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Open Scientific Information | Michael Spratt

Open Scientific Information

Open Scientific Information

I organize open scientific projects here. It’s a small list for now…

 

Welcome to Public.Resource.Org!

IEEP – Institute for European Environmental Policy  |  31 March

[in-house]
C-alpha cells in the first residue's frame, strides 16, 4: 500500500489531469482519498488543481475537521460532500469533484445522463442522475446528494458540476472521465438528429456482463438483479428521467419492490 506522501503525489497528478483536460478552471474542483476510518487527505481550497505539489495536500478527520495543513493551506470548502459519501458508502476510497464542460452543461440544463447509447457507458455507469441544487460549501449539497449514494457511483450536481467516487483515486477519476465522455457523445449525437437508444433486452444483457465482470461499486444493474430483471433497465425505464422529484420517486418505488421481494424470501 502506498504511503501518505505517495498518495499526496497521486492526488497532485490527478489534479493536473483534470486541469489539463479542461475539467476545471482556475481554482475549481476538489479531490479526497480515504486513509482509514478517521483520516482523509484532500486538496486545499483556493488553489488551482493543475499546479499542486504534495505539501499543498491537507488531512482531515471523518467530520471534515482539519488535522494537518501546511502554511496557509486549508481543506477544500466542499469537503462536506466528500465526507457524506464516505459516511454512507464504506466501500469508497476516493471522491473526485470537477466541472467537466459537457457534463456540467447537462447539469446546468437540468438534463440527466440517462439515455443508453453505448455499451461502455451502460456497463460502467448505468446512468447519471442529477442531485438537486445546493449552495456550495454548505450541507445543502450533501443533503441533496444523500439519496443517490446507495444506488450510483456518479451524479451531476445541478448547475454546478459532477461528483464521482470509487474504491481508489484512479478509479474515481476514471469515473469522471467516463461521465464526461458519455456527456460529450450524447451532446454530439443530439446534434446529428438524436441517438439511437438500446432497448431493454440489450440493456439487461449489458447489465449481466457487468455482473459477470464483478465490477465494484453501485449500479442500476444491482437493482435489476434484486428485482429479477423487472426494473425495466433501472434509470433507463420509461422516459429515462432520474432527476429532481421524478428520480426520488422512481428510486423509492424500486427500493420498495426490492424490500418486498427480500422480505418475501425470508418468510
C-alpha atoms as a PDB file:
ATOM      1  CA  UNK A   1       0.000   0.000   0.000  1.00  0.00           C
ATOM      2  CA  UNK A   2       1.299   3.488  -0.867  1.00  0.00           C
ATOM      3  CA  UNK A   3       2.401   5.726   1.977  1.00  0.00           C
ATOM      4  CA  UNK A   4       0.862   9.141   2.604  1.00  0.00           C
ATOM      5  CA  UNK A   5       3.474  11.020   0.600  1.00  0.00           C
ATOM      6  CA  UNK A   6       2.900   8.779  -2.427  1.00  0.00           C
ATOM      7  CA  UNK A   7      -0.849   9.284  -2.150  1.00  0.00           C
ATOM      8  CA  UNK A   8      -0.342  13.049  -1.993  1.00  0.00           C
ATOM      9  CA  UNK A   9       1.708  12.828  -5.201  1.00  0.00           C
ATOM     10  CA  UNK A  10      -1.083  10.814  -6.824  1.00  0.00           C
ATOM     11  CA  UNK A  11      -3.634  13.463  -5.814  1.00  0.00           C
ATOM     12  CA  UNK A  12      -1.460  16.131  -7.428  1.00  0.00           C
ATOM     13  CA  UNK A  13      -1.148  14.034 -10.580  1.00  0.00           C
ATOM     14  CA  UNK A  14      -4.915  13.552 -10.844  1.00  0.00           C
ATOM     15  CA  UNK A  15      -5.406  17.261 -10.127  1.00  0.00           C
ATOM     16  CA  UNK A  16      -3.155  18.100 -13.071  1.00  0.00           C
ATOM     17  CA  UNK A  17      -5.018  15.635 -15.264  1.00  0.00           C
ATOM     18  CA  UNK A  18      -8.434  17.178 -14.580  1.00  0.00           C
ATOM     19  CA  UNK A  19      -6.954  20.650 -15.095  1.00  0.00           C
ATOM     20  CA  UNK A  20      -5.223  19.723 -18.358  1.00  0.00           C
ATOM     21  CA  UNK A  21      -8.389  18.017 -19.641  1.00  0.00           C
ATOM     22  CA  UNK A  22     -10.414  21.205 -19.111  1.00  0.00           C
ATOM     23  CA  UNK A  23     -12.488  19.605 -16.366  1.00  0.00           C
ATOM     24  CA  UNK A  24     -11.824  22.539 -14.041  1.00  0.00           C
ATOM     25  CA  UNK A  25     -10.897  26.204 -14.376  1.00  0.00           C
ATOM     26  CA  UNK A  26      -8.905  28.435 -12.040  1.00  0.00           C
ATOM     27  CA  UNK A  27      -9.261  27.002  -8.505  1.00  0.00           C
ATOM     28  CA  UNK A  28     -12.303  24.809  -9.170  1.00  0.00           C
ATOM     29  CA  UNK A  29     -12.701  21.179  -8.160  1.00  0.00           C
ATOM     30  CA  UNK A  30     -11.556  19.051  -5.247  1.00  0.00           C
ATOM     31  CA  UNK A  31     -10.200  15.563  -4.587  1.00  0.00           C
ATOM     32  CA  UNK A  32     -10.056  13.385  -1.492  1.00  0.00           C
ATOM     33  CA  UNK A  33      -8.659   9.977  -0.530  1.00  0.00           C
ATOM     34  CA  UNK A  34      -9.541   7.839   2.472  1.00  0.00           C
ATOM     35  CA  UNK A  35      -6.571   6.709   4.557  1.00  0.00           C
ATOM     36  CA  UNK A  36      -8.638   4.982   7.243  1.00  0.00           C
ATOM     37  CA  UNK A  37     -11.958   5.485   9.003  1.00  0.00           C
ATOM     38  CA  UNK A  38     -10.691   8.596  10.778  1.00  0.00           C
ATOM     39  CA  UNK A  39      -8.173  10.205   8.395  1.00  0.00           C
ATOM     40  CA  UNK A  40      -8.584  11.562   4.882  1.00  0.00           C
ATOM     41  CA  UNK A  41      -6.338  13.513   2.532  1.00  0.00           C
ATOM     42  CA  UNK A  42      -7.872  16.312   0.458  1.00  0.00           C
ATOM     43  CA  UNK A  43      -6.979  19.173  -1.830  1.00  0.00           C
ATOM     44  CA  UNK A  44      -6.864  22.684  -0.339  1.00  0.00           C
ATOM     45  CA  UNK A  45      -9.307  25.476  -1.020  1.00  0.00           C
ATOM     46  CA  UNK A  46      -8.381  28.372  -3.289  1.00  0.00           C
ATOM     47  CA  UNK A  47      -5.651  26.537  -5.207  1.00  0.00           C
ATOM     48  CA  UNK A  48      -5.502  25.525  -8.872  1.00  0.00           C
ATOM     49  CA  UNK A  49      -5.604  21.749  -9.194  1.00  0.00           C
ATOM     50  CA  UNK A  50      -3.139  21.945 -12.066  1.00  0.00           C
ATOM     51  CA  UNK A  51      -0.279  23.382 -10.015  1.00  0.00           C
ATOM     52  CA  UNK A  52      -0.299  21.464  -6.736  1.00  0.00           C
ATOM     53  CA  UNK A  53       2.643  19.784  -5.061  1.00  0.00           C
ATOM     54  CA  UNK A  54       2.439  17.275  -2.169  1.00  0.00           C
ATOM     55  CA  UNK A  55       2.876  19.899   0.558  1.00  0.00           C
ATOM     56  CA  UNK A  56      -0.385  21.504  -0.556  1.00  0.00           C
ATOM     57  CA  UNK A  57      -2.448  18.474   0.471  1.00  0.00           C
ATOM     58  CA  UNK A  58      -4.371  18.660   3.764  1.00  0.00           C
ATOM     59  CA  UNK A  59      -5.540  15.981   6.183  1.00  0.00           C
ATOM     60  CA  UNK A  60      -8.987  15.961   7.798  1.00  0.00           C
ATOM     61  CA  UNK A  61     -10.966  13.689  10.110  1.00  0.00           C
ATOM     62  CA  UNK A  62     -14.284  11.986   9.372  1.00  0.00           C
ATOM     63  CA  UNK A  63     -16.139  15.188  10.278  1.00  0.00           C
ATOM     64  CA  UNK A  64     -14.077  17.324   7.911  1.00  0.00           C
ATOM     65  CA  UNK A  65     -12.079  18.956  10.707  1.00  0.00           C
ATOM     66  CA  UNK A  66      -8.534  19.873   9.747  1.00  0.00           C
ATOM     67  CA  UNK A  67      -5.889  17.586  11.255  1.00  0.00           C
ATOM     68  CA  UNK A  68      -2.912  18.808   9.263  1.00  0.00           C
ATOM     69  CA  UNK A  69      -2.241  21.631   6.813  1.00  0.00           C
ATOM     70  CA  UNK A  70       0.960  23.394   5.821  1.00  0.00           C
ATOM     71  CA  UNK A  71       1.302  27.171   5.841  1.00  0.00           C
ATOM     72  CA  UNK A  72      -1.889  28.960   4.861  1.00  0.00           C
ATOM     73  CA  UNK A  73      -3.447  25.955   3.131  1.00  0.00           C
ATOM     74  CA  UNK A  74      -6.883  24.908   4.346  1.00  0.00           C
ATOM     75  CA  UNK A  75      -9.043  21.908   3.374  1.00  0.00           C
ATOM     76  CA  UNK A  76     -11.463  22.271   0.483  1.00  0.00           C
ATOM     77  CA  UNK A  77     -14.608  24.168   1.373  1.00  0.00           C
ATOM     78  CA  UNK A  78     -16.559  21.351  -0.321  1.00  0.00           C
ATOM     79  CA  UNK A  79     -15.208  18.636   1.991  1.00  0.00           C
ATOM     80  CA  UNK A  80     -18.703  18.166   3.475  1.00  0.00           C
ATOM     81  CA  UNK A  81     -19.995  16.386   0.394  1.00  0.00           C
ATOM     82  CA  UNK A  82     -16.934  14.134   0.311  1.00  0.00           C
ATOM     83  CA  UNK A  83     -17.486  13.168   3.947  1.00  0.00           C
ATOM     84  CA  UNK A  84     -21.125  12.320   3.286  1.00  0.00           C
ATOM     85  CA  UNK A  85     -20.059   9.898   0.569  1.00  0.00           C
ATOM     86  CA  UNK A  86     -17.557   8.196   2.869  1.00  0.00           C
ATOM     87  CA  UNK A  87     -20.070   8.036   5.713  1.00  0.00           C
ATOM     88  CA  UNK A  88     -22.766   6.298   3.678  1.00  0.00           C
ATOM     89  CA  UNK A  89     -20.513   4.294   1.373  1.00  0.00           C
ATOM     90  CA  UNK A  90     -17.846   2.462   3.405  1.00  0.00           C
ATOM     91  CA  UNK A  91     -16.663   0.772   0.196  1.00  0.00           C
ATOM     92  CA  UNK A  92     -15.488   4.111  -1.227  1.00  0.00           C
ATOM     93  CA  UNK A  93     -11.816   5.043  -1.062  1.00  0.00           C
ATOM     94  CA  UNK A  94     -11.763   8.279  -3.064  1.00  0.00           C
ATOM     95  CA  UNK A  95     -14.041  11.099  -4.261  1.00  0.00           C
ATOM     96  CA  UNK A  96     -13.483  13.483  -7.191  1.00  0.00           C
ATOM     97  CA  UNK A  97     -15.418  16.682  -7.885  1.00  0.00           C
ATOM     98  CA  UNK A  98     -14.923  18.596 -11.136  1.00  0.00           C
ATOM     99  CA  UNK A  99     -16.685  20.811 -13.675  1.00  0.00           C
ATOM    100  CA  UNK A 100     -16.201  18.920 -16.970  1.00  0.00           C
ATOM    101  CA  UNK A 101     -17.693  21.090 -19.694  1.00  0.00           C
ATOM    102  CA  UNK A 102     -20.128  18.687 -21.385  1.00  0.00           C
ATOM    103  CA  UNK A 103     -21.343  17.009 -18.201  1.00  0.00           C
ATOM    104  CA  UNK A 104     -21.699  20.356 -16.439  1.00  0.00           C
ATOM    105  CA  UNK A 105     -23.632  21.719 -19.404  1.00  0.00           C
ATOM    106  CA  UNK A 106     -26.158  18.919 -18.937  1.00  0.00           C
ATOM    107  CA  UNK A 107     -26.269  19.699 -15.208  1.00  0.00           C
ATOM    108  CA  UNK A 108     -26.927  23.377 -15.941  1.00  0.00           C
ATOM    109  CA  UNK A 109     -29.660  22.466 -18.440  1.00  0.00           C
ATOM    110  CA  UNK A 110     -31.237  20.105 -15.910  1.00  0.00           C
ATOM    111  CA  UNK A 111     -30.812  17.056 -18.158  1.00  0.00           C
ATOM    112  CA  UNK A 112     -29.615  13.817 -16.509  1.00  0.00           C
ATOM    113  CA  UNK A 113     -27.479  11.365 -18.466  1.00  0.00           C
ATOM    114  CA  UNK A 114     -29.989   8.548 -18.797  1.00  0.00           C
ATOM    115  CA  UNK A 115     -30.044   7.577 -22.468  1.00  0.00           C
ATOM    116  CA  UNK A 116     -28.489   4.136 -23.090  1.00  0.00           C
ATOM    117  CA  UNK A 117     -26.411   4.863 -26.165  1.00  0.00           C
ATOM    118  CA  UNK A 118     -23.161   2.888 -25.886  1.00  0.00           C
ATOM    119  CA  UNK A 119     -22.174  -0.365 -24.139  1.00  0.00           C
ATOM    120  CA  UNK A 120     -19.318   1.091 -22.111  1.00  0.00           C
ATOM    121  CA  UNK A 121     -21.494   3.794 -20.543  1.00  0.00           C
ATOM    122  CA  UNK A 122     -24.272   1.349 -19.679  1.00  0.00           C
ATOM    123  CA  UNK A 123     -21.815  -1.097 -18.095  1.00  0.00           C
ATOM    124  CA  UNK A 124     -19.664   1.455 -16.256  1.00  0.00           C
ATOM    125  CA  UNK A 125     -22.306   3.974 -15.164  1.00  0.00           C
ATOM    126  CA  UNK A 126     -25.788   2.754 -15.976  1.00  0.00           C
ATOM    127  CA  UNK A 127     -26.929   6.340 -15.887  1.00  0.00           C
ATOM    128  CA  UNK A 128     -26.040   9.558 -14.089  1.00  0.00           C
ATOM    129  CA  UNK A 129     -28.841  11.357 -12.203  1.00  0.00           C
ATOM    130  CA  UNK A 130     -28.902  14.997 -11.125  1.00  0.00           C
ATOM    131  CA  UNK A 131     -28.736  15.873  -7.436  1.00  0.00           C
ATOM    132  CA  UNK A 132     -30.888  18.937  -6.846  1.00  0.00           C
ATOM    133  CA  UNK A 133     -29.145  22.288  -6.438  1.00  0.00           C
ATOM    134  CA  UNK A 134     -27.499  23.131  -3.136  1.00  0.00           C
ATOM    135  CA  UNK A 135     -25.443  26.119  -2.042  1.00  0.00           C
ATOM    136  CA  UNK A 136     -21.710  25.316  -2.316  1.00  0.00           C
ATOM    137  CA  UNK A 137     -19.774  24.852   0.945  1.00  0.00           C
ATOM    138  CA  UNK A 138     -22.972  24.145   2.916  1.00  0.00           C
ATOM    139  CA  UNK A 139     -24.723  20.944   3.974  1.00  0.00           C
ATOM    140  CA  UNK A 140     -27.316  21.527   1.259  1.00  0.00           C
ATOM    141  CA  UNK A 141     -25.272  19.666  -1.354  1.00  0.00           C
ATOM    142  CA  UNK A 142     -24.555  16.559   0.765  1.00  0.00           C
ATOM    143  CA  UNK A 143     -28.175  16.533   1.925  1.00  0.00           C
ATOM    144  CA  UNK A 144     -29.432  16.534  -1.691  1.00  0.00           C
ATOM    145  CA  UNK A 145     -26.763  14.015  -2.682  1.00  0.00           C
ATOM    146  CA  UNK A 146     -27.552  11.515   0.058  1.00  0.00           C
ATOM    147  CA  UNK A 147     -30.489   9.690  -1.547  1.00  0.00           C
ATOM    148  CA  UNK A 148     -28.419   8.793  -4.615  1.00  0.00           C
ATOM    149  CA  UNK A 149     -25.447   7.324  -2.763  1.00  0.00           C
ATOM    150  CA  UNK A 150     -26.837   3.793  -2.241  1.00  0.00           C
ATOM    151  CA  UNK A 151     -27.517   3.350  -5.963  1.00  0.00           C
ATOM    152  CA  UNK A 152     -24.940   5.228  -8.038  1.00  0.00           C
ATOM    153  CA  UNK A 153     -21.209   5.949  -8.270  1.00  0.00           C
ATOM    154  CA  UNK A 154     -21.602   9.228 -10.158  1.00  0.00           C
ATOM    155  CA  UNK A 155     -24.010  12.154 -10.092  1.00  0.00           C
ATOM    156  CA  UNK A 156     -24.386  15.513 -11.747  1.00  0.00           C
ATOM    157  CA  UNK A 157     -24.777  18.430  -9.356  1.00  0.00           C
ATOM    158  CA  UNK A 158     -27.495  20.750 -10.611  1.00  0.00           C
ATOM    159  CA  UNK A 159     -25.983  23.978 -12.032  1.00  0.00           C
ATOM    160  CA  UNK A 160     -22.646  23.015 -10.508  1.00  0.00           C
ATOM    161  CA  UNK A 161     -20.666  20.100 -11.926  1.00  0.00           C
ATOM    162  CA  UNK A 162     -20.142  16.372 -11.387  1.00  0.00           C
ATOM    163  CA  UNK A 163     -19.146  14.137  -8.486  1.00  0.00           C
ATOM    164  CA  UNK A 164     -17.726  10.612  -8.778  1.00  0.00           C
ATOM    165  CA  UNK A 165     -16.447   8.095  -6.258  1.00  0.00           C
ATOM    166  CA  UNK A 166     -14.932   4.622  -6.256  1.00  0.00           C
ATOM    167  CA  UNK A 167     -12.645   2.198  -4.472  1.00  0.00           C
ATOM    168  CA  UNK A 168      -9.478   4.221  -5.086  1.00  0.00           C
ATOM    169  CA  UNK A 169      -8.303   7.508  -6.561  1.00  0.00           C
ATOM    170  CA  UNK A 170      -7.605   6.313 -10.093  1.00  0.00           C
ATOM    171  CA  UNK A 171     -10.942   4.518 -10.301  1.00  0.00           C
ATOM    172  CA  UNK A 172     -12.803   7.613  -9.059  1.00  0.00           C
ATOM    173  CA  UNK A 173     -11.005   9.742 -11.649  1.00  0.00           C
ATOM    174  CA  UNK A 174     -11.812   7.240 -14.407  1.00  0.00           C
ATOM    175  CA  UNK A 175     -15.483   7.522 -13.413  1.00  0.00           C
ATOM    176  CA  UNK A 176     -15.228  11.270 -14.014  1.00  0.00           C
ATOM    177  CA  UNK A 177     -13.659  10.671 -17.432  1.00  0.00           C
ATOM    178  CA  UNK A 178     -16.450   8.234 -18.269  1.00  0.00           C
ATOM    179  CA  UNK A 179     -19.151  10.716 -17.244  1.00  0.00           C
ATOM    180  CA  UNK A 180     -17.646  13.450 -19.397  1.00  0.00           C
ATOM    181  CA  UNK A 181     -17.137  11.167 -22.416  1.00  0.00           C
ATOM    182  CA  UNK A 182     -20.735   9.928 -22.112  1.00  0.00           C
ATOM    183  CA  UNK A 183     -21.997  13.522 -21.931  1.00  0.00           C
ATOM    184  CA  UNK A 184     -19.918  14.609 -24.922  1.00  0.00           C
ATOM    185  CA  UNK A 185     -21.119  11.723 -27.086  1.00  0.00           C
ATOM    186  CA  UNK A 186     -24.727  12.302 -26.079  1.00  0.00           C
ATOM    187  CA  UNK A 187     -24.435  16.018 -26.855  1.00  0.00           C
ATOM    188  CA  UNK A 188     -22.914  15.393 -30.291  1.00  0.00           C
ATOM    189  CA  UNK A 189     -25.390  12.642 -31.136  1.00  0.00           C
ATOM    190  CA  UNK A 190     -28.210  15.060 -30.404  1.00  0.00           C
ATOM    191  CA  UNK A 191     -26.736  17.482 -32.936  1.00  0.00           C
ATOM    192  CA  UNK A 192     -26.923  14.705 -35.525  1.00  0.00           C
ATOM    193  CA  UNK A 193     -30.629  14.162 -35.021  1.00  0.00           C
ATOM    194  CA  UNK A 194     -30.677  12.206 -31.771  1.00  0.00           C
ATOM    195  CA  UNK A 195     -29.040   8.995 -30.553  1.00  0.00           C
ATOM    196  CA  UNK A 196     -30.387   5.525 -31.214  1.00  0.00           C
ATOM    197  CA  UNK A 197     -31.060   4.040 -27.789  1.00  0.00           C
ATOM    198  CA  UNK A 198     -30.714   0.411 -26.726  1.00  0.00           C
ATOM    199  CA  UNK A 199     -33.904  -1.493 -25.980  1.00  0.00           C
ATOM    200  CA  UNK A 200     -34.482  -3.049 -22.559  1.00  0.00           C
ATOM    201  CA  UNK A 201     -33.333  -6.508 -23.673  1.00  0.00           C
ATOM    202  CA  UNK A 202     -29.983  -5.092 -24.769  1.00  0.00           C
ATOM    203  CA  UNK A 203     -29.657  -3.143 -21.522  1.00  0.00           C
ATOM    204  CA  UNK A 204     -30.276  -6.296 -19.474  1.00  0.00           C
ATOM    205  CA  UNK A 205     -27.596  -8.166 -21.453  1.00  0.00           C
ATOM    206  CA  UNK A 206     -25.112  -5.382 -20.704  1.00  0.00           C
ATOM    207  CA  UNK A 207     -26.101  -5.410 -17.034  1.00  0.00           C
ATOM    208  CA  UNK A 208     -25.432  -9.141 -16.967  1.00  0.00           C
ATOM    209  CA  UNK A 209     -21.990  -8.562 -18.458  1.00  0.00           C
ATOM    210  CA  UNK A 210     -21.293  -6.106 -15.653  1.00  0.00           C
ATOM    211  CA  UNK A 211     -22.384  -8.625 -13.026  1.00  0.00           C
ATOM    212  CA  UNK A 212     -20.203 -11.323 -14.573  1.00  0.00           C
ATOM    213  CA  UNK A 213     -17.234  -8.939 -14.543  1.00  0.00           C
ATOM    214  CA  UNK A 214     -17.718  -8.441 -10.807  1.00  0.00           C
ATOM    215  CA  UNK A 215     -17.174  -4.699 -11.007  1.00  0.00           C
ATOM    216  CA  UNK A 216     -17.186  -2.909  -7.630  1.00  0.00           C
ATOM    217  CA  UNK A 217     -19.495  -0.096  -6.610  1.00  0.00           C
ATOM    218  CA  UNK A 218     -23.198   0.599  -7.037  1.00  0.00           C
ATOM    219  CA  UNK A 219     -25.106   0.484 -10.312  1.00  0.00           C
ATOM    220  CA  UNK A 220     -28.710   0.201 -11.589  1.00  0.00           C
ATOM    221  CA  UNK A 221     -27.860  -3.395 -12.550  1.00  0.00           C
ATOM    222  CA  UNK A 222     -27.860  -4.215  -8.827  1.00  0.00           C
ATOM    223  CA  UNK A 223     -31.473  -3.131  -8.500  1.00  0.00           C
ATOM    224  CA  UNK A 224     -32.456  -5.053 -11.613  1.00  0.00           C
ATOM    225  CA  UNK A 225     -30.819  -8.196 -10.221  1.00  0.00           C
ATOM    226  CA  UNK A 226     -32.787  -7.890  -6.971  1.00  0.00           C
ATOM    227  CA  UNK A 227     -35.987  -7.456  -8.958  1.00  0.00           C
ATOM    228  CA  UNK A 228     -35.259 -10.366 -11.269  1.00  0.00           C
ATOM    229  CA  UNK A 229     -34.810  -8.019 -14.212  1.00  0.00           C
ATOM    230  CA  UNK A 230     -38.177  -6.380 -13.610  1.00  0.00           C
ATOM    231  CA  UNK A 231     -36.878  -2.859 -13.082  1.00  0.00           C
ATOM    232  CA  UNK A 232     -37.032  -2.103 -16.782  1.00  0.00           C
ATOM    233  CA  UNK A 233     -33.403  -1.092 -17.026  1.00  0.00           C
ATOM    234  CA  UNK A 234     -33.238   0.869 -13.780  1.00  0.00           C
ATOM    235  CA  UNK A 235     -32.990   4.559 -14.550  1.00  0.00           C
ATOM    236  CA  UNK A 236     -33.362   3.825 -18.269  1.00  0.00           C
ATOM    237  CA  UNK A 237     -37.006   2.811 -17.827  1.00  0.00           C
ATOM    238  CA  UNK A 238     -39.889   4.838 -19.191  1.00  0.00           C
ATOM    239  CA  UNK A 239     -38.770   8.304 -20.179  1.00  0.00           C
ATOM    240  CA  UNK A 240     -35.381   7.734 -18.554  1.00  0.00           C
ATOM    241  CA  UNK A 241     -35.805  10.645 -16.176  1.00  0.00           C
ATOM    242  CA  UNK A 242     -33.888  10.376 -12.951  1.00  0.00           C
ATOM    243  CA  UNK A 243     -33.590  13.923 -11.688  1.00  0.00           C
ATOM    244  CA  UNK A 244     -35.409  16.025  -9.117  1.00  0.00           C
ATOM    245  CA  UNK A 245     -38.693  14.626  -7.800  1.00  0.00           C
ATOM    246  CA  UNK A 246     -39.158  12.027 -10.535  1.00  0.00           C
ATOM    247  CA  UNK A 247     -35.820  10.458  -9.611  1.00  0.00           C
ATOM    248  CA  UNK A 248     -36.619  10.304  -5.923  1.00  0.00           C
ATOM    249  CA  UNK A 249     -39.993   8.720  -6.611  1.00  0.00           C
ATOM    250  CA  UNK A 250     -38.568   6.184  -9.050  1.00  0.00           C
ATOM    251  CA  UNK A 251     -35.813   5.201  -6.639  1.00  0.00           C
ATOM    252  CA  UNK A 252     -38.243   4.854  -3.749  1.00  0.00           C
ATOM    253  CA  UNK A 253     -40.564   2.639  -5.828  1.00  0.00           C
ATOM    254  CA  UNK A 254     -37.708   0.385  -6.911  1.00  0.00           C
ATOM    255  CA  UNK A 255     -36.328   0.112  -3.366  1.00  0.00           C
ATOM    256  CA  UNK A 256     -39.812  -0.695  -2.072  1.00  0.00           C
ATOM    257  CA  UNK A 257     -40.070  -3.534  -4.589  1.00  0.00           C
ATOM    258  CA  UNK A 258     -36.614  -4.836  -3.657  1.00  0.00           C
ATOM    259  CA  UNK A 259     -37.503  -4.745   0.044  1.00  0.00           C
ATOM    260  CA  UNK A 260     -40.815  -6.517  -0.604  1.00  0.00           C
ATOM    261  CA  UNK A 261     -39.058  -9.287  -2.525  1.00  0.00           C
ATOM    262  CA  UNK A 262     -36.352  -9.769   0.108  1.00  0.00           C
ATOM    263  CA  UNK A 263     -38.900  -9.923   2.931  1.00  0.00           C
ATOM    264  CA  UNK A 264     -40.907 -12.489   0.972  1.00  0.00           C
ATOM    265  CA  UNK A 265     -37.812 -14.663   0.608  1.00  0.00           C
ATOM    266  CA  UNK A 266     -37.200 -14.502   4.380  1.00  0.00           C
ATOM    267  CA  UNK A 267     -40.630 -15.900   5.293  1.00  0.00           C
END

Policy Analyst, Environmental Economics http://www.ieep.eu/index.php AsktheEU.org is a designed to radically simplify the process by which the public puts requests to European Union bodies: an email is sent from the website to the relevant EU body. All requests sent via AsktheEU.org and the responses are instantly made public. Requesters will have the opportunity to ?me too? a request so that more than one person receives the answer, easing the workload on EU officials. The Royal Society (also) is currently conducting a study to do with openness within science, Science as a Public Enterprise (SAPE). The society is requesting participation from interested parties. Submissions are invited via the completion of a web form: About the study. “[SAPE] aims to identify the principles, opportunities and problems of sharing and disclosing scientific information and asks how scientific information should be managed to support innovative and productive research that reflects public values.” See also Here are the questions for reference: 1. What ethical and legal principles should govern access to research results and data? How can ethics and law assist in simultaneously protecting and promoting both public and private interests? 2 a) How should principles apply to publicly-funded research conducted in the public interest? 2 b) How should principles apply to privately-funded research involving data collected about or from individuals and/or organisations (e.g. clinical trials)? 2 c) How should principles apply to research that is entirely privately-funded but with possible public implications? 2 d) How should principles apply to research or communication of data that involves the promotion of the public interest but which might have implications from the privacy interests of citizens? 3. What activities are currently under way that could improve the sharing and communication of scientific information? 4. How do/should new media, including the blogosphere, change how scientists conduct and communicate their research? 5. What additional challenges are there in making data usable by scientists in the same field, scientists in other fields, ?citizen scientists? and the general public? 6 a) What might be the benefits of more widespread sharing of data for the productivity and efficiency of scientific research? 6 b) What might be the benefits of more widespread sharing of data for new sorts of science? 6 c) What might be the benefits of more widespread sharing of data for public policy? 6 d) What might be the benefits of more widespread sharing of data for other social benefits? 6 e) What might be the benefits of more widespread sharing of data for innovation and economic growth? 6 f) What might be the benefits of more widespread sharing of data for public trust in the processes of science? 7. How should concerns about privacy, security and intellectual property be balanced against the proposed benefits of openness? 8. What should be expected and/or required of scientists (in companies, universities or elsewhere), research funders, regulators, scientific publishers, research institutions, international organisations and other bodies?